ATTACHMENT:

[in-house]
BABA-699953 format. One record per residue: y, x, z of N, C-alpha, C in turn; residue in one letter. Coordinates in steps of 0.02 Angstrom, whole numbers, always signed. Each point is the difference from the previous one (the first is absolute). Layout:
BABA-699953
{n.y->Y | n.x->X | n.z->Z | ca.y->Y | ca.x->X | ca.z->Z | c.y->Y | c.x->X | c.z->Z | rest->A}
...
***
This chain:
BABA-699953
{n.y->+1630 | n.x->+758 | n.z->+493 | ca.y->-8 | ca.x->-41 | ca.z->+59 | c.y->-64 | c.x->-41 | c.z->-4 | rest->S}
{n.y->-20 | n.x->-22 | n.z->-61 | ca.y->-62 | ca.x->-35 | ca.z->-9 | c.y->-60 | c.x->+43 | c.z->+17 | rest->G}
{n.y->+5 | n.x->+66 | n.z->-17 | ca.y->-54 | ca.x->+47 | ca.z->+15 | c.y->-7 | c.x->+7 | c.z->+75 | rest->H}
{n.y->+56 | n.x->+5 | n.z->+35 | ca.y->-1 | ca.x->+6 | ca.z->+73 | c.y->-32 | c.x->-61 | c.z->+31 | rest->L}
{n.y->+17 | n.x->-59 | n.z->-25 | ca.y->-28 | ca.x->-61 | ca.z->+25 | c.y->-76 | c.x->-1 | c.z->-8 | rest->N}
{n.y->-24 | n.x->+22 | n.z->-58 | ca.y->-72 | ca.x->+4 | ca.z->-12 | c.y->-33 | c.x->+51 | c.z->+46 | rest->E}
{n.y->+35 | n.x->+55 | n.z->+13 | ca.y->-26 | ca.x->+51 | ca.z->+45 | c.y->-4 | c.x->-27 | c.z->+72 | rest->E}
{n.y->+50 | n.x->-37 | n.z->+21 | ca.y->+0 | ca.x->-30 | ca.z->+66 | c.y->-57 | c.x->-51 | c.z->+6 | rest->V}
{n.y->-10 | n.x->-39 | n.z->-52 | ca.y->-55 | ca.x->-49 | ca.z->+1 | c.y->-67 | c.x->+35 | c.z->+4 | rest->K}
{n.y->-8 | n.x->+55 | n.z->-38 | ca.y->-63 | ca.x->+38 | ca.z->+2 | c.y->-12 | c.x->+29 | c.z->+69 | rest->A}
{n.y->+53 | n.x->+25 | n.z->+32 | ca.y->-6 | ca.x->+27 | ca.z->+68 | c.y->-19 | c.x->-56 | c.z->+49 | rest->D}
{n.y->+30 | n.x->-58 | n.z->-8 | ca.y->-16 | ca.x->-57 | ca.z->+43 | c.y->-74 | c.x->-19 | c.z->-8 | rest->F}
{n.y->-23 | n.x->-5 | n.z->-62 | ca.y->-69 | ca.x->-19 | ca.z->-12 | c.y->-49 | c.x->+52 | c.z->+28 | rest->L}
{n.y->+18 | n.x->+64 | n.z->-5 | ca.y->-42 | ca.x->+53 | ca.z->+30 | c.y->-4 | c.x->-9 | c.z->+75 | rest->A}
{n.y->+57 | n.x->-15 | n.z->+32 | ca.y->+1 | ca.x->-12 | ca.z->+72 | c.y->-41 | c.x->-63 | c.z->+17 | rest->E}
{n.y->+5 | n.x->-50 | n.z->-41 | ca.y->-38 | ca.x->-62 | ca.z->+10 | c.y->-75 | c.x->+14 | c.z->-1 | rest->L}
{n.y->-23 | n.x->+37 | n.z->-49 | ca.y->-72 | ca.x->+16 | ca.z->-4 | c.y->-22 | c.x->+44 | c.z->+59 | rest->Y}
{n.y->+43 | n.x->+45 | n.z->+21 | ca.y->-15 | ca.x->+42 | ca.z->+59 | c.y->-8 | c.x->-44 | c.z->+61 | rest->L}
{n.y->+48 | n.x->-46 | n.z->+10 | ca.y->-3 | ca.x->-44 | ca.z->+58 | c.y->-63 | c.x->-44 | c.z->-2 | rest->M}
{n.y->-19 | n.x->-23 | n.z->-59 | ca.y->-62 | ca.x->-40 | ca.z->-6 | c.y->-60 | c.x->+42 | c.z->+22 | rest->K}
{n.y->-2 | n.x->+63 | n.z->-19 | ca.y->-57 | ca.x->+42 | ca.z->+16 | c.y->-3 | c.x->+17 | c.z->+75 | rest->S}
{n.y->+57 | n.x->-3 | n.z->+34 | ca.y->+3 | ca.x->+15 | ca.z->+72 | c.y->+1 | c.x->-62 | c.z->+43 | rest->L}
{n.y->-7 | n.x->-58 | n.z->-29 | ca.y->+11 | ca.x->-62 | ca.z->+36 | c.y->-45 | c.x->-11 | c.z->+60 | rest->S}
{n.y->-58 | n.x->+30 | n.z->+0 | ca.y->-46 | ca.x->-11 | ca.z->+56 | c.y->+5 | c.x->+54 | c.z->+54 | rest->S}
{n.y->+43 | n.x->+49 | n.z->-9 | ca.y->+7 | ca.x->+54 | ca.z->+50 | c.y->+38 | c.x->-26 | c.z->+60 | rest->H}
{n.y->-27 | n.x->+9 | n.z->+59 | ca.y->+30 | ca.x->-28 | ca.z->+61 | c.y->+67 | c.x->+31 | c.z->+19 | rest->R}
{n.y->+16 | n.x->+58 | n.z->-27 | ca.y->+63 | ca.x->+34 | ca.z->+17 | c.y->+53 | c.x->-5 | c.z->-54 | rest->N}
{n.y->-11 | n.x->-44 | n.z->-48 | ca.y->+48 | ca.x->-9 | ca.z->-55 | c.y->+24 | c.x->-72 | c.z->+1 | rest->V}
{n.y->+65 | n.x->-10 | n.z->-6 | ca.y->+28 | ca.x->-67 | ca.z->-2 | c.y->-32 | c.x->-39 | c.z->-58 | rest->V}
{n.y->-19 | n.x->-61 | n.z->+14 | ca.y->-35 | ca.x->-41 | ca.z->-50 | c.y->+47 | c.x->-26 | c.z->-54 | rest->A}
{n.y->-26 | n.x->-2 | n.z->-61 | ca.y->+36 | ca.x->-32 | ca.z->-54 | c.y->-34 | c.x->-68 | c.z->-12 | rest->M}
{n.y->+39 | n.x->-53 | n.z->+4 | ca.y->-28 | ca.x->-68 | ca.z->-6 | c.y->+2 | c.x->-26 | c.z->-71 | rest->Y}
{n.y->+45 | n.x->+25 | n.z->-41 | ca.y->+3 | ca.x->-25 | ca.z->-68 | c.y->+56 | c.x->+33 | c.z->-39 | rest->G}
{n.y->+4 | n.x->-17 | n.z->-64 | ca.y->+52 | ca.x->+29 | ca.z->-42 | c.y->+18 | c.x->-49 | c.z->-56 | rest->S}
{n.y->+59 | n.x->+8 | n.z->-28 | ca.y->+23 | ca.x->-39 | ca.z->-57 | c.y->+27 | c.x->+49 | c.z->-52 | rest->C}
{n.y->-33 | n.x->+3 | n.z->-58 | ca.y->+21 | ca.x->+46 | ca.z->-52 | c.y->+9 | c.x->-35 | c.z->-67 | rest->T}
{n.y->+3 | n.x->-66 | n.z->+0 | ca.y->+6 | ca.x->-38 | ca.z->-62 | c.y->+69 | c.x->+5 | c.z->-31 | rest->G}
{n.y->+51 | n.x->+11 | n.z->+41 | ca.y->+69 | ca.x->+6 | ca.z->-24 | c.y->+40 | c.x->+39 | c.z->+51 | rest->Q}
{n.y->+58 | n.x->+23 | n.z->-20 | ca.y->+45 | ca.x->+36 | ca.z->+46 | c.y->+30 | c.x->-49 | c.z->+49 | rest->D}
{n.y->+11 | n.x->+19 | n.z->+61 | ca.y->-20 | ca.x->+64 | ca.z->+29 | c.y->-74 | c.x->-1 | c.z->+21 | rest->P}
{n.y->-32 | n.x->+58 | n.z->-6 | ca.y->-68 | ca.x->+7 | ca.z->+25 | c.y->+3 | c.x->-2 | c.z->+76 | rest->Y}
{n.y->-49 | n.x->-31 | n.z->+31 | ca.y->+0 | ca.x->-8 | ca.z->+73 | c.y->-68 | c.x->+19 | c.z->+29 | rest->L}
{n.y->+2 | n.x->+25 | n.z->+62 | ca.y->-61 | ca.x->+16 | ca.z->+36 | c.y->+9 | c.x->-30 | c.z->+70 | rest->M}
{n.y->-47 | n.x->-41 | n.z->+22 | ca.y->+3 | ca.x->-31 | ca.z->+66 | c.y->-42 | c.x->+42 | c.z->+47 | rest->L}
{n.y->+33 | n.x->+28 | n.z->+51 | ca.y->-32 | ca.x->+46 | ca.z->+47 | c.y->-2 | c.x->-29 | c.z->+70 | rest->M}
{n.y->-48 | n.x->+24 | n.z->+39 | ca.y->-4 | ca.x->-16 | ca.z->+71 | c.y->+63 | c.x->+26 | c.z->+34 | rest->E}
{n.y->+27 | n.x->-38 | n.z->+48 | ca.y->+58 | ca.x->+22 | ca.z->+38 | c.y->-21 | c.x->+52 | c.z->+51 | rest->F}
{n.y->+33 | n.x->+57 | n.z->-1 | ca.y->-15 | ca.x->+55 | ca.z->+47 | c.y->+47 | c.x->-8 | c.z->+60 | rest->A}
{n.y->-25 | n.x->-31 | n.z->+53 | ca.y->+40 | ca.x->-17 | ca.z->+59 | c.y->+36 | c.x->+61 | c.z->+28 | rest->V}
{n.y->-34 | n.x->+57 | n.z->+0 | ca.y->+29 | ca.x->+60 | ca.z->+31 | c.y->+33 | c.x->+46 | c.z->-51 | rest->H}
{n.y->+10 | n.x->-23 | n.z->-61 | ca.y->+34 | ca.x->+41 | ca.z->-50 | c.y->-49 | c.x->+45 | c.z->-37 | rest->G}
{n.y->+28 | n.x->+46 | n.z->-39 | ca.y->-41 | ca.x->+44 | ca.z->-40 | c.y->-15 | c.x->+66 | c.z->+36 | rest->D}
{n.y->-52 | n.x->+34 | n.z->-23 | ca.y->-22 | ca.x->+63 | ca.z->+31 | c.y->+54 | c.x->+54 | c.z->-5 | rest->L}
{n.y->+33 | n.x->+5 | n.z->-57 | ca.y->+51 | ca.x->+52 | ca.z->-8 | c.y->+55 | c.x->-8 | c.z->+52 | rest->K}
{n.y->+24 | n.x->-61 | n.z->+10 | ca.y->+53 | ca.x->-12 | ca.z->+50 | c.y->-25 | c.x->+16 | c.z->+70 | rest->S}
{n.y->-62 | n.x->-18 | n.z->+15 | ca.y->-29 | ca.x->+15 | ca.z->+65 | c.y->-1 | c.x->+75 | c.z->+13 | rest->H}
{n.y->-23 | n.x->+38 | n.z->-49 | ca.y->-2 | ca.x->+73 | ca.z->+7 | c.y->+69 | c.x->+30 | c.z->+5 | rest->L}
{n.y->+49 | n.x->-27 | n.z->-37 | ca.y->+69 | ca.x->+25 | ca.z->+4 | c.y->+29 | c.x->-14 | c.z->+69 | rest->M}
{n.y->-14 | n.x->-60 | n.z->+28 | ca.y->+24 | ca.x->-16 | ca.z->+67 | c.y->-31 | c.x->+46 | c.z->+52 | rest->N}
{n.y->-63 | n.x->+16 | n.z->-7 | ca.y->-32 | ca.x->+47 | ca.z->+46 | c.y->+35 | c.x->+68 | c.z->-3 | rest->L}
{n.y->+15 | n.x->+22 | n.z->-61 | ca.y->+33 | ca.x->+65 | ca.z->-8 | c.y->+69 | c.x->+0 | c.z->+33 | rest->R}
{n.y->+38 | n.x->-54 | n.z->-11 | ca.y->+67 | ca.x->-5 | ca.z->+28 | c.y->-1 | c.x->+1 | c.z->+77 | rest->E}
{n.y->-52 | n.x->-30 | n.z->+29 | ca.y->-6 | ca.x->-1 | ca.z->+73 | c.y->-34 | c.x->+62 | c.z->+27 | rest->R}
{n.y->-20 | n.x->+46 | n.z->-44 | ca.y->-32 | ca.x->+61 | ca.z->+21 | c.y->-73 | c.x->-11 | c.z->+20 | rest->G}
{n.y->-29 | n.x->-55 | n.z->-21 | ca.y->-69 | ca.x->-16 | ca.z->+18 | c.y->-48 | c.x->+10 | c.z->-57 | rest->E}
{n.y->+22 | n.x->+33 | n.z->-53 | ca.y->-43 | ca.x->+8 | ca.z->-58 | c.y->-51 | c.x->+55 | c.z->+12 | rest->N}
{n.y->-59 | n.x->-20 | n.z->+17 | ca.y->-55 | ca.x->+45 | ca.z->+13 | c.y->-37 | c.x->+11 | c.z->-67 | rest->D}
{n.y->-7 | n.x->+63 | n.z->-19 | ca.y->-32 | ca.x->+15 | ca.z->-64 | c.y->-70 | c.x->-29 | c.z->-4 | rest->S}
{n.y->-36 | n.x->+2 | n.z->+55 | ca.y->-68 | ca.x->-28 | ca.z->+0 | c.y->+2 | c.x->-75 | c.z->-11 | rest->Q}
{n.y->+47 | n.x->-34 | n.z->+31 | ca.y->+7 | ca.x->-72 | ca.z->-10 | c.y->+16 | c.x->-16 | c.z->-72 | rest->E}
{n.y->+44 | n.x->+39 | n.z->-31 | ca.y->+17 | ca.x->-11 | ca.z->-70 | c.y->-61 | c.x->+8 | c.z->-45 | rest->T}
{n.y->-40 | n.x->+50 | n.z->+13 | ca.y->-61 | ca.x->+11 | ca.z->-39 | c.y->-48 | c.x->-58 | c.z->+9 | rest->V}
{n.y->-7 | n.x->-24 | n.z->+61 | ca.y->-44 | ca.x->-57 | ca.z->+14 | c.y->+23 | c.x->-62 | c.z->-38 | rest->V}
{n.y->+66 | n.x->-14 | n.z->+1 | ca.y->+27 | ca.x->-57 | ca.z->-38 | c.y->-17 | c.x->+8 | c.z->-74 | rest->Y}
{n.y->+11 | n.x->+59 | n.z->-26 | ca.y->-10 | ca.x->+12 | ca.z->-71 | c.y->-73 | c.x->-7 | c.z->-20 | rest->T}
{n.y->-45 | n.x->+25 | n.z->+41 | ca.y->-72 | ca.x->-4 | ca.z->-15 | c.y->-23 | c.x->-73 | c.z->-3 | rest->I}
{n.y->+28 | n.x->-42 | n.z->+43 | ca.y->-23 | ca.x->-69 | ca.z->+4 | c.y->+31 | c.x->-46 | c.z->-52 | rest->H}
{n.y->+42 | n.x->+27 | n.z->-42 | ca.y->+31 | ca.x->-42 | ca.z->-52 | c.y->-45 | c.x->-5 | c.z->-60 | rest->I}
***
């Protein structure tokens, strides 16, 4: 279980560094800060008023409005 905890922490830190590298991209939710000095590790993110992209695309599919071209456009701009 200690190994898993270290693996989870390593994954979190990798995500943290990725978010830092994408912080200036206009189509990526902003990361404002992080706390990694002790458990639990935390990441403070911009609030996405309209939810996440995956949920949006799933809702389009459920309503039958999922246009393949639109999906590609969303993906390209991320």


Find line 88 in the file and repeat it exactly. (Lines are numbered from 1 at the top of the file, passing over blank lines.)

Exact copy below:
């Protein structure tokens, strides 16, 4: 279980560094800060008023409005 905890922490830190590298991209939710000095590790993110992209695309599919071209456009701009 200690190994898993270290693996989870390593994954979190990798995500943290990725978010830092994408912080200036206009189509990526902003990361404002992080706390990694002790458990639990935390990441403070911009609030996405309209939810996440995956949920949006799933809702389009459920309503039958999922246009393949639109999906590609969303993906390209991320």